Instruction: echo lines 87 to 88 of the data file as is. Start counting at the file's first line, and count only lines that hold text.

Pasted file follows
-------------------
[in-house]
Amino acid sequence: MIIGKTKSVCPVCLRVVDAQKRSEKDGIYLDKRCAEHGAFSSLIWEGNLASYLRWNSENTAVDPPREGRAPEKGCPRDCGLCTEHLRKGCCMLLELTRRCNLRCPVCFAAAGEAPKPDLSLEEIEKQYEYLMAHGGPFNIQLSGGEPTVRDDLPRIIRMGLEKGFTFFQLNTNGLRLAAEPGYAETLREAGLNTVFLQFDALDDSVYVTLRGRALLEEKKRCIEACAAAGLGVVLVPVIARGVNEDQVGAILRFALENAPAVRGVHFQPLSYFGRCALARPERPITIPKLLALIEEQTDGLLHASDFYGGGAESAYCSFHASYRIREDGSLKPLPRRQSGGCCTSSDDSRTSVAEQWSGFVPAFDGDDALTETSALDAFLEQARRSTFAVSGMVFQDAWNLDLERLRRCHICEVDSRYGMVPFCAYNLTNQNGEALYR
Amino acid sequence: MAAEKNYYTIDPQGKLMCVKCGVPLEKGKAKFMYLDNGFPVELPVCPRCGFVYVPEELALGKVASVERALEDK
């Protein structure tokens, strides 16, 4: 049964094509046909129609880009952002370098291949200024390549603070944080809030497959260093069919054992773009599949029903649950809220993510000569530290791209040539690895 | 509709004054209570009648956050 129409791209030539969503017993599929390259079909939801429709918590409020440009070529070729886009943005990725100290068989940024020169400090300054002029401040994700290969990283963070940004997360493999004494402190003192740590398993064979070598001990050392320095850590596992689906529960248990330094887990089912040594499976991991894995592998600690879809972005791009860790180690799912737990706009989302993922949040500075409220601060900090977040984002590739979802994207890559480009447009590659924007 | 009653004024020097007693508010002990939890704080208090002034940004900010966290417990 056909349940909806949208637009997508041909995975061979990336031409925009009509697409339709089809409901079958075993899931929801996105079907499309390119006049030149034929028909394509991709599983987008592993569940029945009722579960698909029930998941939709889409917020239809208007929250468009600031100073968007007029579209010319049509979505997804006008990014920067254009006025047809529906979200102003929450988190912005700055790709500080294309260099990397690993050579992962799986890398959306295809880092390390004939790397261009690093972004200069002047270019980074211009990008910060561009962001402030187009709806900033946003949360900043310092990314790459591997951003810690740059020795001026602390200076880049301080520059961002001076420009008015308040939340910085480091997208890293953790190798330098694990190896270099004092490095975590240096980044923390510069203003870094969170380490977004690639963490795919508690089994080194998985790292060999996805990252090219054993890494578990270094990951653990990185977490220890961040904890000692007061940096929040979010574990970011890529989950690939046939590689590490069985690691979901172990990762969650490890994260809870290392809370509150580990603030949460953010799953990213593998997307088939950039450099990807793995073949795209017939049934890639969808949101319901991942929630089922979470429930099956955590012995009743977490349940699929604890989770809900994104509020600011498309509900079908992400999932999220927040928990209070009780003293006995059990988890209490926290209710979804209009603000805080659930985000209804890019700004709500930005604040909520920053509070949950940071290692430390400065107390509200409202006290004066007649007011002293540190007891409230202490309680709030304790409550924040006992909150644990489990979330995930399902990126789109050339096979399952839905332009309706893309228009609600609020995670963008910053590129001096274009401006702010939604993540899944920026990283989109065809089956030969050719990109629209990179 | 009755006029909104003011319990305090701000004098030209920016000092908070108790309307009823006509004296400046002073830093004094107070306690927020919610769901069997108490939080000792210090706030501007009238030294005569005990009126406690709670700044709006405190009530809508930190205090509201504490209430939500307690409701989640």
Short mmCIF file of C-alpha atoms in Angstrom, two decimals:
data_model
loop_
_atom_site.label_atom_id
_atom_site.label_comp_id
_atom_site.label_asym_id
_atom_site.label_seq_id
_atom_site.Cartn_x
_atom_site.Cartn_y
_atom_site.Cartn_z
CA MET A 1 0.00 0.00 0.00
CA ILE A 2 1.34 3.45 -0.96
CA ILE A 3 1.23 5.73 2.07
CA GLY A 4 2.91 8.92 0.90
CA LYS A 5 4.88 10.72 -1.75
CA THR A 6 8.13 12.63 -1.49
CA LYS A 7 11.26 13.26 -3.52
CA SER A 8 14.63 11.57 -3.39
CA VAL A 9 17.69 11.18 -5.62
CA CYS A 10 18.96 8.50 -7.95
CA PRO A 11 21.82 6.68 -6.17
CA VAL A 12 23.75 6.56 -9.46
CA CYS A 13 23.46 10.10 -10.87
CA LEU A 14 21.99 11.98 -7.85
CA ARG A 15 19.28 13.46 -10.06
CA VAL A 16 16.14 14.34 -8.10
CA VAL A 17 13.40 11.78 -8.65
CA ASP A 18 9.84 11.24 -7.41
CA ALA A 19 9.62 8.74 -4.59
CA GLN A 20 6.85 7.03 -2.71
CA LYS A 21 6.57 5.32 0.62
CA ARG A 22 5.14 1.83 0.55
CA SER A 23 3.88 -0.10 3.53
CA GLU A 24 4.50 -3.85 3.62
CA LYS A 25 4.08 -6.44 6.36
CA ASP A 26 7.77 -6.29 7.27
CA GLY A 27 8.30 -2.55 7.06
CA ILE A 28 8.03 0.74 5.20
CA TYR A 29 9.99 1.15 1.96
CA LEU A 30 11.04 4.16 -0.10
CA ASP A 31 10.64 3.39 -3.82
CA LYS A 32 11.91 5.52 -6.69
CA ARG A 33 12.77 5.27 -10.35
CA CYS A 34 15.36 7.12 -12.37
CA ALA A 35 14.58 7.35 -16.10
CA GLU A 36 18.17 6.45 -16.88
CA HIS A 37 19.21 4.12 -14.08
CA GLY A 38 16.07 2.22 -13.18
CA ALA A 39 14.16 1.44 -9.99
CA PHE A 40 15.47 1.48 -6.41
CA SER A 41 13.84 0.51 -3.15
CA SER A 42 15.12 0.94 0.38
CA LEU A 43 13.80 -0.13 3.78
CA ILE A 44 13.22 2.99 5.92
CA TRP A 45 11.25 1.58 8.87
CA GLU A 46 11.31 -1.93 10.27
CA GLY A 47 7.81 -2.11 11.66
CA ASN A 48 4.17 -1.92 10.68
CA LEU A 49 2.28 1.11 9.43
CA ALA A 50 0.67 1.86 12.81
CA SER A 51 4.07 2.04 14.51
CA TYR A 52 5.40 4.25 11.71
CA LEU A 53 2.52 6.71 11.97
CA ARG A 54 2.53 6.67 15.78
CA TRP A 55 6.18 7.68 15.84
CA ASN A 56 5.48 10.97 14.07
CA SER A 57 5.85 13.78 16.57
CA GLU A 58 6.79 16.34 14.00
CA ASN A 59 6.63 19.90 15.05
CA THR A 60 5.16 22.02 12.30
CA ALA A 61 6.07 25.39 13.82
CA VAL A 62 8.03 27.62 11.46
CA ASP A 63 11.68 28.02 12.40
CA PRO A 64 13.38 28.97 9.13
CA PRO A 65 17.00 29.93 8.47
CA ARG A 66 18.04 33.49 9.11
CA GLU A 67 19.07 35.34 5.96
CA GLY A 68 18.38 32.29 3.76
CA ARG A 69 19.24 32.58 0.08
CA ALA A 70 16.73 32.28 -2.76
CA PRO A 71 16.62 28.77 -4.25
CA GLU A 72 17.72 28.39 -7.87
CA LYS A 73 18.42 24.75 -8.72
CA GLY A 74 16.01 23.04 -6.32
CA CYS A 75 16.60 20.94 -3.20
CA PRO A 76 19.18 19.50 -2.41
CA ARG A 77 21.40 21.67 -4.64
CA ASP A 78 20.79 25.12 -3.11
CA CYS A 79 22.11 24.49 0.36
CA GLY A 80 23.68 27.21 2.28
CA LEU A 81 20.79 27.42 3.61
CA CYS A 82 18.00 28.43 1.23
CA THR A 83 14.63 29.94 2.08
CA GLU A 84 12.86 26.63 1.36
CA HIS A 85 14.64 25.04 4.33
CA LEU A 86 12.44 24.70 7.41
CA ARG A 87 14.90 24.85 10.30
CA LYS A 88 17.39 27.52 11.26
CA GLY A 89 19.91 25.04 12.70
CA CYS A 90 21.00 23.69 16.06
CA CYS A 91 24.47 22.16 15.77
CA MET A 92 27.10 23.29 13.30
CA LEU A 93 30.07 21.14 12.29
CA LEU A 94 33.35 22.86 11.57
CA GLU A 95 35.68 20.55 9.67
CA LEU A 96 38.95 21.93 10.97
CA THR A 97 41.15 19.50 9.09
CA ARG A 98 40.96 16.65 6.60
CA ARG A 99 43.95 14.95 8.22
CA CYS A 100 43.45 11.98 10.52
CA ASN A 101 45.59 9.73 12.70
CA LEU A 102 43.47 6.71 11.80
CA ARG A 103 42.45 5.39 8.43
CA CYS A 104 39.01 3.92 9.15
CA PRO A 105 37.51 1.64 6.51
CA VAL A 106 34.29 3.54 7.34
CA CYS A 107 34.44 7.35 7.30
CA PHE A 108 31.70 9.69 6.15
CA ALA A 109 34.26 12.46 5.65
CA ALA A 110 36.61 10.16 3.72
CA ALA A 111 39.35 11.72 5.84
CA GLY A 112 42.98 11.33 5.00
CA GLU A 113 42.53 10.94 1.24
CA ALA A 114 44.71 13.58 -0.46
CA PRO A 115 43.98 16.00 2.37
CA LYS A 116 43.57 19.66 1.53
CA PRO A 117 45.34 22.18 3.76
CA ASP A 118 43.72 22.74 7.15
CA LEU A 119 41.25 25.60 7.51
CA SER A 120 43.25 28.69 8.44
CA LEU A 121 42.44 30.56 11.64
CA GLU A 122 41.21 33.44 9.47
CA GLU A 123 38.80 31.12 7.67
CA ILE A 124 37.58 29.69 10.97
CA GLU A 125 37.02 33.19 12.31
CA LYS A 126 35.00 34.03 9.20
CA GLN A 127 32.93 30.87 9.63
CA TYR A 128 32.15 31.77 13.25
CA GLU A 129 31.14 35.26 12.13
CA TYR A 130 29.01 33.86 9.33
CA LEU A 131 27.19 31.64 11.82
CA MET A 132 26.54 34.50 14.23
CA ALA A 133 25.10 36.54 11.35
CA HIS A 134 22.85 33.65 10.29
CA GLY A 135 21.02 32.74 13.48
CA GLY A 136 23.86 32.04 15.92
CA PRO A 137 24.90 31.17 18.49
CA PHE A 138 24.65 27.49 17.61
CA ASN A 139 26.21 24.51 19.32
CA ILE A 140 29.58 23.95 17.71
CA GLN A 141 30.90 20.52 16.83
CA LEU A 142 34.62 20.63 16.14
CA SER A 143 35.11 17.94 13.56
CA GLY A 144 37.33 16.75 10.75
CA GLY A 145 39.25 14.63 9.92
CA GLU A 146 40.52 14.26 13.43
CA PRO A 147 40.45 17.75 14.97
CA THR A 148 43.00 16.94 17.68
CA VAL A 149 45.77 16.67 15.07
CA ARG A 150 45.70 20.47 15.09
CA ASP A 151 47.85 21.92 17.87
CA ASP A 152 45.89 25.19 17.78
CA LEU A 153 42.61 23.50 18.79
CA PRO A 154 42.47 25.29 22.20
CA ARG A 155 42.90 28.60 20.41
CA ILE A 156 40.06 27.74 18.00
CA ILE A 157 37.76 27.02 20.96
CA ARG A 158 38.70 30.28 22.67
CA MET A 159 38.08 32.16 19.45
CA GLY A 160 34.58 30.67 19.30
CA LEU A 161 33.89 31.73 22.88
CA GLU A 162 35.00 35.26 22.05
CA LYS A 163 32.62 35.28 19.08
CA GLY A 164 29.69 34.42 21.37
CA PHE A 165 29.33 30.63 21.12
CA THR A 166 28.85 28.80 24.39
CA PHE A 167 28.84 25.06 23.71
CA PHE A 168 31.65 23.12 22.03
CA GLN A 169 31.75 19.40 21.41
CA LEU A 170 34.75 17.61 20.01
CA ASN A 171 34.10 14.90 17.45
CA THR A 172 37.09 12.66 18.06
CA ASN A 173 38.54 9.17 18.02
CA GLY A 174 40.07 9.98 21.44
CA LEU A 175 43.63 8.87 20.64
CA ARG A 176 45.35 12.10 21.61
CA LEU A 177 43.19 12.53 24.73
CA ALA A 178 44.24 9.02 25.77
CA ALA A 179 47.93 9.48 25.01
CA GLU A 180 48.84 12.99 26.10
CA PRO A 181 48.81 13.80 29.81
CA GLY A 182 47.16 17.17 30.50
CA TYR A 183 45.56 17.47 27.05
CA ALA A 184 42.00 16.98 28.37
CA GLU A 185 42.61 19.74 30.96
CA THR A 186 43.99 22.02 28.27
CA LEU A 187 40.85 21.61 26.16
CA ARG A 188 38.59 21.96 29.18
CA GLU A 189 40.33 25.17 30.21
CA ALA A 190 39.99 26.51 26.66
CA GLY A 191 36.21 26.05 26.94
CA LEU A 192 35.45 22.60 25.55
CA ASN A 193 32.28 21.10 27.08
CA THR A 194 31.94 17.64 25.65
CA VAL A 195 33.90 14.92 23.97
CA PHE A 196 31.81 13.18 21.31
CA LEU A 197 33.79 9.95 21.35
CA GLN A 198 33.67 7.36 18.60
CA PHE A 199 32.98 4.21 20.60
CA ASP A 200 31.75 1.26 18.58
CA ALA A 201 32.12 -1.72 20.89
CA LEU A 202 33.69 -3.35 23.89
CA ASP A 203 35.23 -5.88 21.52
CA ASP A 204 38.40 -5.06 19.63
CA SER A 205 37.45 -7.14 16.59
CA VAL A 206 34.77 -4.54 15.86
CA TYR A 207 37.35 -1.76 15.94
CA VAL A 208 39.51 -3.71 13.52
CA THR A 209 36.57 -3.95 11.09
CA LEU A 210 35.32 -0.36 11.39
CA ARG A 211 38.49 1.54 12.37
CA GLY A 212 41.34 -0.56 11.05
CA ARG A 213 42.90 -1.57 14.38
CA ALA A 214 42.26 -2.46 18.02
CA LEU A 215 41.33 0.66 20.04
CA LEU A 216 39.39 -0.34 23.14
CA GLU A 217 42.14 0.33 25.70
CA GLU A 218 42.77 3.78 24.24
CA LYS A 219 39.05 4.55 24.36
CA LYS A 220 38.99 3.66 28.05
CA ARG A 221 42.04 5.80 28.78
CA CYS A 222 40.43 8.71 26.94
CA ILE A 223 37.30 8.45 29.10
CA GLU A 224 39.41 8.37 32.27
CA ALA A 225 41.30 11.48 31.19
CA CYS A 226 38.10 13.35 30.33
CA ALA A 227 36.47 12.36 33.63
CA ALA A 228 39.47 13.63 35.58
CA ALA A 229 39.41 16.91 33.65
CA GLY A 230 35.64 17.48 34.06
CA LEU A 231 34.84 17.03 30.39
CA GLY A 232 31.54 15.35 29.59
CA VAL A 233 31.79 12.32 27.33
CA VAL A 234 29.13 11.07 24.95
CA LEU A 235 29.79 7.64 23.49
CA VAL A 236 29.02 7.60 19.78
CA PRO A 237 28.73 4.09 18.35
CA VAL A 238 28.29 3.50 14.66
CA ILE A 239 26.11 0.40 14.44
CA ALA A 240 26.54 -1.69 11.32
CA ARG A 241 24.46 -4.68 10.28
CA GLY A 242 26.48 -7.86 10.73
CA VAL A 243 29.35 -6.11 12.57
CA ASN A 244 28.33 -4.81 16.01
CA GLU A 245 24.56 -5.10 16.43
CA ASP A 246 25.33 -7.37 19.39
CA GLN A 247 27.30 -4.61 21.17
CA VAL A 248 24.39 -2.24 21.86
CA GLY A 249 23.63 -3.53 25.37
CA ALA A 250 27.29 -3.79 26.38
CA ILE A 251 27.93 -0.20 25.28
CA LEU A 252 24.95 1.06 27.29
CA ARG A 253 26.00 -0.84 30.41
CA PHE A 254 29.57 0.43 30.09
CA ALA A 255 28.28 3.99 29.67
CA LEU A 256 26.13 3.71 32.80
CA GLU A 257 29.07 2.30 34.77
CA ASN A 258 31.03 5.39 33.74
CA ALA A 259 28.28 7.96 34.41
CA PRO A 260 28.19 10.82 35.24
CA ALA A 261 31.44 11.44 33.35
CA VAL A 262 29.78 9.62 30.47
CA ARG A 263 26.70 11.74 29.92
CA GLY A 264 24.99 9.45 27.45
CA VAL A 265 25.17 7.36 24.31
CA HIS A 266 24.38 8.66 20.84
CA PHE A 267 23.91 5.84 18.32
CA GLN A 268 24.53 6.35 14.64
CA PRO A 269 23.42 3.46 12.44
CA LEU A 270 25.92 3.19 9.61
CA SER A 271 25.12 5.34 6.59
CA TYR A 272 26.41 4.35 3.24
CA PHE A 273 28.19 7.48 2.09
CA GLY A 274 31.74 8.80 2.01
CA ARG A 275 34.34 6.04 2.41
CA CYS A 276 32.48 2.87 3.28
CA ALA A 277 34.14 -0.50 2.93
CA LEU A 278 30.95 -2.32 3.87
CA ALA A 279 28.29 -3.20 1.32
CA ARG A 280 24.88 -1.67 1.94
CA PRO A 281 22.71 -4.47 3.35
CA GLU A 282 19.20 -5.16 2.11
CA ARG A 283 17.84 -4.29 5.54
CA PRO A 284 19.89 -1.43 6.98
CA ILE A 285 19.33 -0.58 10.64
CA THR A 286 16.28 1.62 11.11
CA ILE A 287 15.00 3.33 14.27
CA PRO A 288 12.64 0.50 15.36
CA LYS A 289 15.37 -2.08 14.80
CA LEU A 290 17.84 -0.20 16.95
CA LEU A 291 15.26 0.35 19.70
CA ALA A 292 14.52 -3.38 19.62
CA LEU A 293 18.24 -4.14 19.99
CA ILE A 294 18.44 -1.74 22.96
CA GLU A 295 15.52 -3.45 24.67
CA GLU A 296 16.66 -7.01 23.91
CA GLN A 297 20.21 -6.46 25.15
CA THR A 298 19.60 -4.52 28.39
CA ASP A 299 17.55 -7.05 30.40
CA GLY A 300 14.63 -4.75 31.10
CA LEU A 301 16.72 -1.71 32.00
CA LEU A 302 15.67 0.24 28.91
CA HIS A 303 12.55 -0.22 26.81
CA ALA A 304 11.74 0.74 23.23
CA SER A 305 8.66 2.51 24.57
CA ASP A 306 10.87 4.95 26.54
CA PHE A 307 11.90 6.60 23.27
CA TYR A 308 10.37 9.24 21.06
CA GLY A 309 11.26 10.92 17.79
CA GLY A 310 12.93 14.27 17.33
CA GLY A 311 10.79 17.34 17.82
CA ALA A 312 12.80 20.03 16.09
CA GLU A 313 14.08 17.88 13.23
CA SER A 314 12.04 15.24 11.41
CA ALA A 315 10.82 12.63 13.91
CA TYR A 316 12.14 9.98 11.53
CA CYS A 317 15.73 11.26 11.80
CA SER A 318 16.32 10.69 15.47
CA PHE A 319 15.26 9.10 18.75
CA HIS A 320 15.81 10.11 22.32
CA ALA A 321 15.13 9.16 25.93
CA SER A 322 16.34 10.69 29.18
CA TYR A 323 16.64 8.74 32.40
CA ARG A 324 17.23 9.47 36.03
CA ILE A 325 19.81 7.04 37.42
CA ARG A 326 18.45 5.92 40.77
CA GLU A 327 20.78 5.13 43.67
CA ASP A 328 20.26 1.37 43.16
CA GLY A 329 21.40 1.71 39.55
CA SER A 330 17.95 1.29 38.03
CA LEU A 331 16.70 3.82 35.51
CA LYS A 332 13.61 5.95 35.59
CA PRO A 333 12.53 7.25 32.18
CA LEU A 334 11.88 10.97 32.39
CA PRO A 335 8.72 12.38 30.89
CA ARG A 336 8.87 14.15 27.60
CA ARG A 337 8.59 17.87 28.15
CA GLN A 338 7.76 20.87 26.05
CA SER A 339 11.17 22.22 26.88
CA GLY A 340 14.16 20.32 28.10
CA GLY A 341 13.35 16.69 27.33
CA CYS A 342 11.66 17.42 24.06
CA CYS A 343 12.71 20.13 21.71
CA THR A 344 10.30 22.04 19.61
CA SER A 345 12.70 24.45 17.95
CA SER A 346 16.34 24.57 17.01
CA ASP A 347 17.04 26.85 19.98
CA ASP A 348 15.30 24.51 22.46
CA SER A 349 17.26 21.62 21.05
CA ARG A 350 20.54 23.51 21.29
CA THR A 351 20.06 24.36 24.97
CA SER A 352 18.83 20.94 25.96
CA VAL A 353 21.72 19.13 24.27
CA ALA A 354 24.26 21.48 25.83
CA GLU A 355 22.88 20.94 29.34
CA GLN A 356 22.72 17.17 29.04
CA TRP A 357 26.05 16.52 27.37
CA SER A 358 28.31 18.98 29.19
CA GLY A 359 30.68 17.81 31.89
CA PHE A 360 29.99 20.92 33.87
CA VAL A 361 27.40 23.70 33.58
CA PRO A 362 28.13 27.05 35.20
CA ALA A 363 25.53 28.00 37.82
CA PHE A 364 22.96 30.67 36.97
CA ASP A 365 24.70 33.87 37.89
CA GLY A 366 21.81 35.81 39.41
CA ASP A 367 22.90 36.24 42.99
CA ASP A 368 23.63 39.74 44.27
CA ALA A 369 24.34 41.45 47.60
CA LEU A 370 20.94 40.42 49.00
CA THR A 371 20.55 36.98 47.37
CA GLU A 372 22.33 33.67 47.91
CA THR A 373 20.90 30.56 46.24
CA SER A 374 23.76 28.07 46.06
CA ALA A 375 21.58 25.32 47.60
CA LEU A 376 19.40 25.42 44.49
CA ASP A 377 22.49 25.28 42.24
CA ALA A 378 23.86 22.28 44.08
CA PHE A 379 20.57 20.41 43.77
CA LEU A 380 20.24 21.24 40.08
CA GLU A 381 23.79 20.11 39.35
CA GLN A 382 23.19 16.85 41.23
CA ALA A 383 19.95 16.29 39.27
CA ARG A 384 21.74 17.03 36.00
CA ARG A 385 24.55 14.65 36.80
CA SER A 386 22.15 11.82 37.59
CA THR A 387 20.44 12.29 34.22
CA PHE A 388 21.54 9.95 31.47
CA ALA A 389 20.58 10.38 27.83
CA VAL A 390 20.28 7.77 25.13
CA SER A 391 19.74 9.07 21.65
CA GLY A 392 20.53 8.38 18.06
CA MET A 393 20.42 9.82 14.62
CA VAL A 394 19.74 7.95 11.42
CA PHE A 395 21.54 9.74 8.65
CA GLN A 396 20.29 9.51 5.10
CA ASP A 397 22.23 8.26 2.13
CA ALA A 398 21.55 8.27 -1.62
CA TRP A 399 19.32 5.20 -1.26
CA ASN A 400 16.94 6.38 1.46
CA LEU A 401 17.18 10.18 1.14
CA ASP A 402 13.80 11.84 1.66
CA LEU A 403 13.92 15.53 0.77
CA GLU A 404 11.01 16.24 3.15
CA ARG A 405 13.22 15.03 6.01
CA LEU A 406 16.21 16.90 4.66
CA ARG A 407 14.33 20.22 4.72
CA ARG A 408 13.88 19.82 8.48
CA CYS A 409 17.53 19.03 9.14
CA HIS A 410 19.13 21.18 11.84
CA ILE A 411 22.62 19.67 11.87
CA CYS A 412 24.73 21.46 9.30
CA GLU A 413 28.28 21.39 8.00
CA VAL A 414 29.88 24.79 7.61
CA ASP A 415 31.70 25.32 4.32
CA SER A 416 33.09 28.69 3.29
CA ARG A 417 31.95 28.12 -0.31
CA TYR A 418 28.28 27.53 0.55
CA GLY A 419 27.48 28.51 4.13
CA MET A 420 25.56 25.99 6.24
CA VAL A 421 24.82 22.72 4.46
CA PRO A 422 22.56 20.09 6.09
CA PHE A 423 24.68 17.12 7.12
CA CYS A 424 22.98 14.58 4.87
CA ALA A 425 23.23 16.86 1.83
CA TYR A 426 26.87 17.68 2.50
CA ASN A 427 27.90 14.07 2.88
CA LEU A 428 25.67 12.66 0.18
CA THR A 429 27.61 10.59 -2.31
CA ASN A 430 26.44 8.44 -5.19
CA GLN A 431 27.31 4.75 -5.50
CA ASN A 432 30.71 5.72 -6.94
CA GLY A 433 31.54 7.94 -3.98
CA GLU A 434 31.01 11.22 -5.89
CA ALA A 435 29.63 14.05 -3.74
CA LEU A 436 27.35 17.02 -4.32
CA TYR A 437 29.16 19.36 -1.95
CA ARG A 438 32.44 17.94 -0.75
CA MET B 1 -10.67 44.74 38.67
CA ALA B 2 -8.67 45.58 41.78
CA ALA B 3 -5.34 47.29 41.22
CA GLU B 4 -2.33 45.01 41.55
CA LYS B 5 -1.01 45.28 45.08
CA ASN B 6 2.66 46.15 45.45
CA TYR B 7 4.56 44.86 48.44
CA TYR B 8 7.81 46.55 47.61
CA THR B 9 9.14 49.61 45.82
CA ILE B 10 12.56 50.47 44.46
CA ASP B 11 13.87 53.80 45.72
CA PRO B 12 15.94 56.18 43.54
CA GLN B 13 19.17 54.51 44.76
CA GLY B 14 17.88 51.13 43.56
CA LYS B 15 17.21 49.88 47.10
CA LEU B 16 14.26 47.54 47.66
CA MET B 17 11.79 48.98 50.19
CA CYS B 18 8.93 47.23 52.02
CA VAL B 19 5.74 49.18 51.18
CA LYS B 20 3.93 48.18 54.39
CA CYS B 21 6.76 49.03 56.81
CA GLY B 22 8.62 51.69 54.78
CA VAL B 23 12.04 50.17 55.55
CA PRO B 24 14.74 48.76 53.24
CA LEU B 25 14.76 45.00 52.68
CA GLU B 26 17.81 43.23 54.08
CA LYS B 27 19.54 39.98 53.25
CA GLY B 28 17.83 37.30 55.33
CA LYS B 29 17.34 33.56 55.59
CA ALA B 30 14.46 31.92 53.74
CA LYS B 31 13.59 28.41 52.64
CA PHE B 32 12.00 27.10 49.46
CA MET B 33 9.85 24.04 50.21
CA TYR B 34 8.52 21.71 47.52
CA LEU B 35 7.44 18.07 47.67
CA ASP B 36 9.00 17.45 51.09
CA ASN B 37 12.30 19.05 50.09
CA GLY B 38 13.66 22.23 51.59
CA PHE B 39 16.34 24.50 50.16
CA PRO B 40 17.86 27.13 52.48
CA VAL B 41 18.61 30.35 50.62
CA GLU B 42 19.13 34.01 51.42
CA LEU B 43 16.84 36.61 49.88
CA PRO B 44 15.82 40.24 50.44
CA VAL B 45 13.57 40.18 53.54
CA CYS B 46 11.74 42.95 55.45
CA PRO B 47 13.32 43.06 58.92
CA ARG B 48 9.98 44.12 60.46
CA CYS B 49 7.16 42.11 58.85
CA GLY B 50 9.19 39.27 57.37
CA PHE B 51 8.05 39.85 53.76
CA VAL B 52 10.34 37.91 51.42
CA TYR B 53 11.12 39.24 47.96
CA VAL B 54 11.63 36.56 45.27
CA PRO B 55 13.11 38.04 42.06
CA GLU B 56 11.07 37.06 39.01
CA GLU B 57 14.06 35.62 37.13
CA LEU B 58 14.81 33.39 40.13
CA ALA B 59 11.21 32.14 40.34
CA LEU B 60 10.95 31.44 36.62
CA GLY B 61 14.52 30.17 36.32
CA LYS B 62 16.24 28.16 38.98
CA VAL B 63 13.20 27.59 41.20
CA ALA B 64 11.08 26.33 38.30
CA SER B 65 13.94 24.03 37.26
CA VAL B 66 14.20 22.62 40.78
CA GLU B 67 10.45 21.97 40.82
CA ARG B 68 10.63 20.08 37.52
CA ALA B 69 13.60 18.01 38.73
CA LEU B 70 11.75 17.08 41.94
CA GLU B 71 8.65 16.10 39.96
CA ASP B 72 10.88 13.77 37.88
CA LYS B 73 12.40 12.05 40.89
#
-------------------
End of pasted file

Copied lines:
CA LYS A 73 18.42 24.75 -8.72
CA GLY A 74 16.01 23.04 -6.32